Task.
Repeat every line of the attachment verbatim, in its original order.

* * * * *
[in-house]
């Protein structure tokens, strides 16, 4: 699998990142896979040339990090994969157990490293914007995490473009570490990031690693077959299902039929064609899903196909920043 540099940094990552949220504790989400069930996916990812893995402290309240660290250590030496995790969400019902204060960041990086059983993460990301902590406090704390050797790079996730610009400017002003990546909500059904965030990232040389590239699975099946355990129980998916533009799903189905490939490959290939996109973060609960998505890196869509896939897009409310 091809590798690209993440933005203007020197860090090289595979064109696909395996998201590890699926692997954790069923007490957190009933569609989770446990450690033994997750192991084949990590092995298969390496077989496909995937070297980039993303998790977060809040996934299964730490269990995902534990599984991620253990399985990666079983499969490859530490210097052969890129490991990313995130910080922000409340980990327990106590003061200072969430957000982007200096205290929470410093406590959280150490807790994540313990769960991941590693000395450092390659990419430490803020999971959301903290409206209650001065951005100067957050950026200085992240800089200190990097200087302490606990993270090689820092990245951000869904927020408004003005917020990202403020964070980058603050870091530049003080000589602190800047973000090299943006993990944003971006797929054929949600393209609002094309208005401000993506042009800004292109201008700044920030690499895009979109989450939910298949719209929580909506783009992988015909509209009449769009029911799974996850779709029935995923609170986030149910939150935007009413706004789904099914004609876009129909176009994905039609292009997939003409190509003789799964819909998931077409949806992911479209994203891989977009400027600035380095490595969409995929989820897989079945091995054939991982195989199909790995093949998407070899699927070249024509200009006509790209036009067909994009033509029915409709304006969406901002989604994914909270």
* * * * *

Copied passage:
[in-house]
């Protein structure tokens, strides 16, 4: 699998990142896979040339990090994969157990490293914007995490473009570490990031690693077959299902039929064609899903196909920043 540099940094990552949220504790989400069930996916990812893995402290309240660290250590030496995790969400019902204060960041990086059983993460990301902590406090704390050797790079996730610009400017002003990546909500059904965030990232040389590239699975099946355990129980998916533009799903189905490939490959290939996109973060609960998505890196869509896939897009409310 091809590798690209993440933005203007020197860090090289595979064109696909395996998201590890699926692997954790069923007490957190009933569609989770446990450690033994997750192991084949990590092995298969390496077989496909995937070297980039993303998790977060809040996934299964730490269990995902534990599984991620253990399985990666079983499969490859530490210097052969890129490991990313995130910080922000409340980990327990106590003061200072969430957000982007200096205290929470410093406590959280150490807790994540313990769960991941590693000395450092390659990419430490803020999971959301903290409206209650001065951005100067957050950026200085992240800089200190990097200087302490606990993270090689820092990245951000869904927020408004003005917020990202403020964070980058603050870091530049003080000589602190800047973000090299943006993990944003971006797929054929949600393209609002094309208005401000993506042009800004292109201008700044920030690499895009979109989450939910298949719209929580909506783009992988015909509209009449769009029911799974996850779709029935995923609170986030149910939150935007009413706004789904099914004609876009129909176009994905039609292009997939003409190509003789799964819909998931077409949806992911479209994203891989977009400027600035380095490595969409995929989820897989079945091995054939991982195989199909790995093949998407070899699927070249024509200009006509790209036009067909994009033509029915409709304006969406901002989604994914909270």